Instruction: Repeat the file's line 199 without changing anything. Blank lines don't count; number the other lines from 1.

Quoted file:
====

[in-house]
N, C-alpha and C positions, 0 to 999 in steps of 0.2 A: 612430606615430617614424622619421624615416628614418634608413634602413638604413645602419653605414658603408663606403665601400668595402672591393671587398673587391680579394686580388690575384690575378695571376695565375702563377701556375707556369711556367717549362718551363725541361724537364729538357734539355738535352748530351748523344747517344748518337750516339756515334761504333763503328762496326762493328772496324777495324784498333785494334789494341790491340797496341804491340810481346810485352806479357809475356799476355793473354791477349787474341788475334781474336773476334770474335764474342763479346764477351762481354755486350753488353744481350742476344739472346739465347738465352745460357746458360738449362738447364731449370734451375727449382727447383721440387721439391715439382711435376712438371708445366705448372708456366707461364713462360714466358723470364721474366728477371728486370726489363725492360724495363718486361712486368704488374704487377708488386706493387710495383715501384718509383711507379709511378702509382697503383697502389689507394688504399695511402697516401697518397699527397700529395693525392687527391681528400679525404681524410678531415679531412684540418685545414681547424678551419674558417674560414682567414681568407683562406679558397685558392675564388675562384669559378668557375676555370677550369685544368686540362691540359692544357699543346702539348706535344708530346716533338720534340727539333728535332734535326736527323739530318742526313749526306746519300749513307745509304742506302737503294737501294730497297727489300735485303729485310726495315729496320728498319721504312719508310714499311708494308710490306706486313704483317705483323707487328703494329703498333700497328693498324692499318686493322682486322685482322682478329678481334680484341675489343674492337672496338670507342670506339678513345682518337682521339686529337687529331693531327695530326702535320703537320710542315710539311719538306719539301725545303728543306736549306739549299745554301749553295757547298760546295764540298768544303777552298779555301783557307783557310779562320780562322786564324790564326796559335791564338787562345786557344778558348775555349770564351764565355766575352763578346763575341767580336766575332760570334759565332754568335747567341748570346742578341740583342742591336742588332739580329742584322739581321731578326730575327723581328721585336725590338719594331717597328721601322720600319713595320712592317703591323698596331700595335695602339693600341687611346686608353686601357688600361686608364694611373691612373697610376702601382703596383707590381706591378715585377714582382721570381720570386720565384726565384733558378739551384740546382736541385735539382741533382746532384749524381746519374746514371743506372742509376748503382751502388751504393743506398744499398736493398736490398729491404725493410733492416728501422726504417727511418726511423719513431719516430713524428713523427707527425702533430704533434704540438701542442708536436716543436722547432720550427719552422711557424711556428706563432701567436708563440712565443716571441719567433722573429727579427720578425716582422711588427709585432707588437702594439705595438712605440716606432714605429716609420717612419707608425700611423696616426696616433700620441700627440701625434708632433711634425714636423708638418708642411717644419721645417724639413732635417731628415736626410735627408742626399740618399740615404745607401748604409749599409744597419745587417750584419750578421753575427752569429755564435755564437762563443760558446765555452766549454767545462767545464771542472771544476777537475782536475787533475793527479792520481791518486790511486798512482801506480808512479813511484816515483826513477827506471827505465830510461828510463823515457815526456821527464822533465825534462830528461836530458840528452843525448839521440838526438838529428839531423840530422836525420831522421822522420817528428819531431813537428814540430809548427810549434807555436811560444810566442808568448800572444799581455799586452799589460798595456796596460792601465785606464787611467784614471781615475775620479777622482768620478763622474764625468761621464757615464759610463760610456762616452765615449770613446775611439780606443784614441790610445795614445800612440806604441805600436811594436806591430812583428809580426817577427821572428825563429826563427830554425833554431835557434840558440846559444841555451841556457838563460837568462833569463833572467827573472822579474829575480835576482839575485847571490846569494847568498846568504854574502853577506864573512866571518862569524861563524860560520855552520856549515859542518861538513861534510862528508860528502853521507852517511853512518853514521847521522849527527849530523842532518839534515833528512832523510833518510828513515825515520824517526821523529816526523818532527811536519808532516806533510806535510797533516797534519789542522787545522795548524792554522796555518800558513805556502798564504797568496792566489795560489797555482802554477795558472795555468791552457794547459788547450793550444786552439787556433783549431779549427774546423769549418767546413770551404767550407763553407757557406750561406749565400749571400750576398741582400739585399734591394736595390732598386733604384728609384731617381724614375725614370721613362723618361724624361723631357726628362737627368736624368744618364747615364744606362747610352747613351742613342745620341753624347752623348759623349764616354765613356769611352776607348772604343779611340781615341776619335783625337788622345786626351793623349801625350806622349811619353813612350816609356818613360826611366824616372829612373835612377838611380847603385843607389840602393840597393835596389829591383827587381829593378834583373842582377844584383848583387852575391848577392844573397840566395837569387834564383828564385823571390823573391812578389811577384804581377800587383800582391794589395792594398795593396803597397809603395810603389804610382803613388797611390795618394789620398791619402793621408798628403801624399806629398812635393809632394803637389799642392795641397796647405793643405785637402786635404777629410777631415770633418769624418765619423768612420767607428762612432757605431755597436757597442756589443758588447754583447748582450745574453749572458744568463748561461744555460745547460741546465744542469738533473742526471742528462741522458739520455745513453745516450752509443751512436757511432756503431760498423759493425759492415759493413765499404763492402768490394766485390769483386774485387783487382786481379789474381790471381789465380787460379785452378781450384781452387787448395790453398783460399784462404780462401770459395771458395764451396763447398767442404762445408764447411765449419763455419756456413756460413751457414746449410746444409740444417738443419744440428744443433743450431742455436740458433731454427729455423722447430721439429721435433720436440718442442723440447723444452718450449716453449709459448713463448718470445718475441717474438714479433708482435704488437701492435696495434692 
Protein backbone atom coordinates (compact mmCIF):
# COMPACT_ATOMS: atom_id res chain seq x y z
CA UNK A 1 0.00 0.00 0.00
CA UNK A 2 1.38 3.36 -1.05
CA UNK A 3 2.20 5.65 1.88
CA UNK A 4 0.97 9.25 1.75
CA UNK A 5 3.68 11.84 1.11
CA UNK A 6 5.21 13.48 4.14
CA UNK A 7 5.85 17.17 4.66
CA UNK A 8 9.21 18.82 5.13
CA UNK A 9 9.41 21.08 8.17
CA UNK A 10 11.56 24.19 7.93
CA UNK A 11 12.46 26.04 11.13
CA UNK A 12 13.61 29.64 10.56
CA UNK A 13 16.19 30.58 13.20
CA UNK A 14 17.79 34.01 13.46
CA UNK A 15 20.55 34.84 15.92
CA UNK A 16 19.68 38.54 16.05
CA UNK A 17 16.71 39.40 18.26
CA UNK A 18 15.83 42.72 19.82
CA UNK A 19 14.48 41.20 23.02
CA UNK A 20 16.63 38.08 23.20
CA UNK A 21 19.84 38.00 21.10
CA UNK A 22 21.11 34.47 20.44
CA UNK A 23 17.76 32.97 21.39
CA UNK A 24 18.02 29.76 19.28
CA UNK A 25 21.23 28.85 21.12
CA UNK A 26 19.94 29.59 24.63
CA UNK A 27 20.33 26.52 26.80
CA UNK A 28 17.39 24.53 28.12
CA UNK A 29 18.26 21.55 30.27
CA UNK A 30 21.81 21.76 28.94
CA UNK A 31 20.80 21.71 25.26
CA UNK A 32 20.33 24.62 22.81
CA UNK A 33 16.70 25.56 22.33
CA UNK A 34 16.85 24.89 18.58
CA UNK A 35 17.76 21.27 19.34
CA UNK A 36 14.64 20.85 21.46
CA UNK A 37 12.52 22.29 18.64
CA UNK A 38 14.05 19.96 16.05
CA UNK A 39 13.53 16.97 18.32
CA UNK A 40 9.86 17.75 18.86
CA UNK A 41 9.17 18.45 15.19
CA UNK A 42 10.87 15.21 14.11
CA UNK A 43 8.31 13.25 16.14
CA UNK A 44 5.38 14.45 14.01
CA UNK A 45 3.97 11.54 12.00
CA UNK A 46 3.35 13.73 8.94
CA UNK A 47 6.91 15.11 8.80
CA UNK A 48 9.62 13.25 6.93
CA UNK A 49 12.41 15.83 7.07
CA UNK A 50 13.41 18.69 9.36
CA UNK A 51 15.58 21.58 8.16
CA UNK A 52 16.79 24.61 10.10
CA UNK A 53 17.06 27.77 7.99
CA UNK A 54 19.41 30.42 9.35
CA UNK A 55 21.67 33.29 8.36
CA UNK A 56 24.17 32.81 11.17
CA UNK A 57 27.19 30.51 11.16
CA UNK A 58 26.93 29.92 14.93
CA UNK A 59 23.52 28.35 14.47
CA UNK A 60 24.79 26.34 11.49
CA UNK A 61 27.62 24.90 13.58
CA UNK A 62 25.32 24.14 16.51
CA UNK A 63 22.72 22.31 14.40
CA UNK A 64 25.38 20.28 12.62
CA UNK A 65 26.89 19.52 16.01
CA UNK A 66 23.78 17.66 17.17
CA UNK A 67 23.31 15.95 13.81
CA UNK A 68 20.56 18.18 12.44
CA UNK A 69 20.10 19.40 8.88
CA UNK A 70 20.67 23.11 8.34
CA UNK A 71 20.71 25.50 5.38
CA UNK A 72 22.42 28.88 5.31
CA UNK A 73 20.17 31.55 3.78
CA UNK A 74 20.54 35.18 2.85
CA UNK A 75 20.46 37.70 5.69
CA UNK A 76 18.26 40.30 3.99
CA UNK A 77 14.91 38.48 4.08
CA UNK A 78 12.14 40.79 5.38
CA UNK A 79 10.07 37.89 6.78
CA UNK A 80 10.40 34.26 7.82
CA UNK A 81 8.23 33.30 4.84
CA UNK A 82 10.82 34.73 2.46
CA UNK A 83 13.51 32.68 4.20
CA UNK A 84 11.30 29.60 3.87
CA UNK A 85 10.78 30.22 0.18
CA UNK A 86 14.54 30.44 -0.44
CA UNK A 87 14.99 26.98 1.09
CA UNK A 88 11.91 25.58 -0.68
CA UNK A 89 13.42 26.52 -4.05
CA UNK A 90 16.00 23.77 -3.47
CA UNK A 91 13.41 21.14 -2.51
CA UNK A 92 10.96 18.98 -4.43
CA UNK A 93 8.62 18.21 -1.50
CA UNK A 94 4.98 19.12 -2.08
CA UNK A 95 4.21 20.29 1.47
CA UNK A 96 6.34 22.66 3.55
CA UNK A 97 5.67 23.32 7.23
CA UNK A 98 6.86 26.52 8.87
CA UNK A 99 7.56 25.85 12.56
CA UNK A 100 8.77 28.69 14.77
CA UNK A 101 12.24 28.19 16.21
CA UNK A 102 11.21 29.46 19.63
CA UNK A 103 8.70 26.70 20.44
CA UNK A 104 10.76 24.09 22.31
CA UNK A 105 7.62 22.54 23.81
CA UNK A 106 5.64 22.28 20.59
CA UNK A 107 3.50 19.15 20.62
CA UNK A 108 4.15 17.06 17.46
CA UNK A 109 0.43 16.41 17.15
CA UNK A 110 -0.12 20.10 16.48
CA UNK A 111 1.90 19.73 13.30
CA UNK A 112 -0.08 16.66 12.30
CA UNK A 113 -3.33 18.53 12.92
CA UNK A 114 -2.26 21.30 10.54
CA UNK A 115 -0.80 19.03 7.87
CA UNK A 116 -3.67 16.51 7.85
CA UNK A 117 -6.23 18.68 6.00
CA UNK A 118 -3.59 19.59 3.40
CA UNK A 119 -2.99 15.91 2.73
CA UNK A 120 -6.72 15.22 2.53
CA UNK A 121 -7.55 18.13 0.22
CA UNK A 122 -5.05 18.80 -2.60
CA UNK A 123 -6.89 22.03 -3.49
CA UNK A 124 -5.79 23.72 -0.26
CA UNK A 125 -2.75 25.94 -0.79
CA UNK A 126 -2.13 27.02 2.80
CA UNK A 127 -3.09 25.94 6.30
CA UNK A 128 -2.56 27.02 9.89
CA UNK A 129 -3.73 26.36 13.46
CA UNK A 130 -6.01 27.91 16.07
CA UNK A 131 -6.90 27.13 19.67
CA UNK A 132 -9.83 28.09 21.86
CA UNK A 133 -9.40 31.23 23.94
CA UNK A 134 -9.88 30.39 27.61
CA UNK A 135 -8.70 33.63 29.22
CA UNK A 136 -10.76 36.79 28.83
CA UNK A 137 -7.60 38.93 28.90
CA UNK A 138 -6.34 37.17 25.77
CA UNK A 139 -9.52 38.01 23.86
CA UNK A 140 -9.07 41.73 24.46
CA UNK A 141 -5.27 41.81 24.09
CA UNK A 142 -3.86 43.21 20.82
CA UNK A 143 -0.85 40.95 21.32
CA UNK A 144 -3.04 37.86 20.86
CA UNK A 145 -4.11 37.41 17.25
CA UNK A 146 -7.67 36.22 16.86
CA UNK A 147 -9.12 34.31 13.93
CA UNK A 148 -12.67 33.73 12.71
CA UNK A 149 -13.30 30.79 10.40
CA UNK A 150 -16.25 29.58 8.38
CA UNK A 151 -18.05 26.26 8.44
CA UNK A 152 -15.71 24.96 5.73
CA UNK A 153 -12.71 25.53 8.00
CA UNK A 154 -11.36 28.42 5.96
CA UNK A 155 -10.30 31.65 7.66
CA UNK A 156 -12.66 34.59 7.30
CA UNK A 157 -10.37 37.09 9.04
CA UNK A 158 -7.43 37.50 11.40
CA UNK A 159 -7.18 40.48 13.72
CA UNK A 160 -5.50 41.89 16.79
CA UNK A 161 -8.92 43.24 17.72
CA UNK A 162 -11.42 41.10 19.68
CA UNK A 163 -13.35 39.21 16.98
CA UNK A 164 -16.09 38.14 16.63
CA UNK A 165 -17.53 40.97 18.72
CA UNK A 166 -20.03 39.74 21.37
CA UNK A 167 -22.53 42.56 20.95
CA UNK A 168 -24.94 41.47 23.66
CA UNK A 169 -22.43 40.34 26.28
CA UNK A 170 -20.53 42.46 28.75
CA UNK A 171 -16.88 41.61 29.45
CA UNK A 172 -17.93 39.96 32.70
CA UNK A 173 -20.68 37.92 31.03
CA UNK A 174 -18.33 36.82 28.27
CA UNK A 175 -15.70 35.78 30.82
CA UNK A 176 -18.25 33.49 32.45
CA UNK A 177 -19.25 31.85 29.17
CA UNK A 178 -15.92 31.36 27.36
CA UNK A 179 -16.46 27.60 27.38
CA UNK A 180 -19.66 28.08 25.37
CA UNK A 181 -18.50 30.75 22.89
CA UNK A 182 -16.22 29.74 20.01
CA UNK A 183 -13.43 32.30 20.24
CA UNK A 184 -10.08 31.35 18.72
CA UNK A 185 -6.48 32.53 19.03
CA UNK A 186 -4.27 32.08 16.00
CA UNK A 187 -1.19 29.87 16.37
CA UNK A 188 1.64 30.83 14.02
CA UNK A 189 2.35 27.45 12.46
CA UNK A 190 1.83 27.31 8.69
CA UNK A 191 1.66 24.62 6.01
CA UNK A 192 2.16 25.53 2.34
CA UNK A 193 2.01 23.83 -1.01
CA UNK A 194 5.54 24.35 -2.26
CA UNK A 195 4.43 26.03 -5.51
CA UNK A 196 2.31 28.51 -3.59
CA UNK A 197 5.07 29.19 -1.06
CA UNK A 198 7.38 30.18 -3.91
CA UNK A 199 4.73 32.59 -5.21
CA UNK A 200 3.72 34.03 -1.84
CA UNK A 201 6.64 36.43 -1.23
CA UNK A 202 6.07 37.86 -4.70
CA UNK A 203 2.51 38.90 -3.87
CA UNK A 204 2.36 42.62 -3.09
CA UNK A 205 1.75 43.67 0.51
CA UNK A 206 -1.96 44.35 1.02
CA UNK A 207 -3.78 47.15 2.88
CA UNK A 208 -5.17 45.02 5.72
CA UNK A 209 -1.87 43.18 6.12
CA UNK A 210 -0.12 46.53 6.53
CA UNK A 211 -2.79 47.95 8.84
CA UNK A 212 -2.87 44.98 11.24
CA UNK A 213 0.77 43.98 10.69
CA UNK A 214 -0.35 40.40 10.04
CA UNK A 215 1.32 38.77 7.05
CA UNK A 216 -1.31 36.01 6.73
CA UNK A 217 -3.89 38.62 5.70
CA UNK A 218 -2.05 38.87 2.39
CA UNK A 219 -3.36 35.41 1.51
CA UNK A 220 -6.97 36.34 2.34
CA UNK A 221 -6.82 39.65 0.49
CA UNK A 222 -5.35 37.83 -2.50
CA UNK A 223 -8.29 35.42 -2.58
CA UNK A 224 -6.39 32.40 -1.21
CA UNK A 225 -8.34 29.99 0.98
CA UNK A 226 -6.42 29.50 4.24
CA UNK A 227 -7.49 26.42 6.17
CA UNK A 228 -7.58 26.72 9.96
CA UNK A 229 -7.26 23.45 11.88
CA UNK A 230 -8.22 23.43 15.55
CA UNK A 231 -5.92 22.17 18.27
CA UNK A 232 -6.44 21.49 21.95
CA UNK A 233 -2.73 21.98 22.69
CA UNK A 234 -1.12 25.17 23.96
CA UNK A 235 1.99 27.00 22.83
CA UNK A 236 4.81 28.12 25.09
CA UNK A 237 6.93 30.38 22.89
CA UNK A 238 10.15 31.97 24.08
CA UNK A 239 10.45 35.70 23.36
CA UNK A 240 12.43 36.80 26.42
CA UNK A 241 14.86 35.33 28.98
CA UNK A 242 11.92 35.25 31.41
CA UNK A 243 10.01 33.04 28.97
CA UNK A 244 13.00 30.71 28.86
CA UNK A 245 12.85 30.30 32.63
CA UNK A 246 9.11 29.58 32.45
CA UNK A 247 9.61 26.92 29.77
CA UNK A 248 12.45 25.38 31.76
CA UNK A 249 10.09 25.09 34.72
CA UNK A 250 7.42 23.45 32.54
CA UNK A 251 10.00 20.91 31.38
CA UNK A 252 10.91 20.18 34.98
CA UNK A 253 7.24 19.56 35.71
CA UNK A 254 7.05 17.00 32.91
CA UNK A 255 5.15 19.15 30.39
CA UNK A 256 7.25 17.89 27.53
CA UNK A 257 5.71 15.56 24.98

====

CA UNK A 195 4.43 26.03 -5.51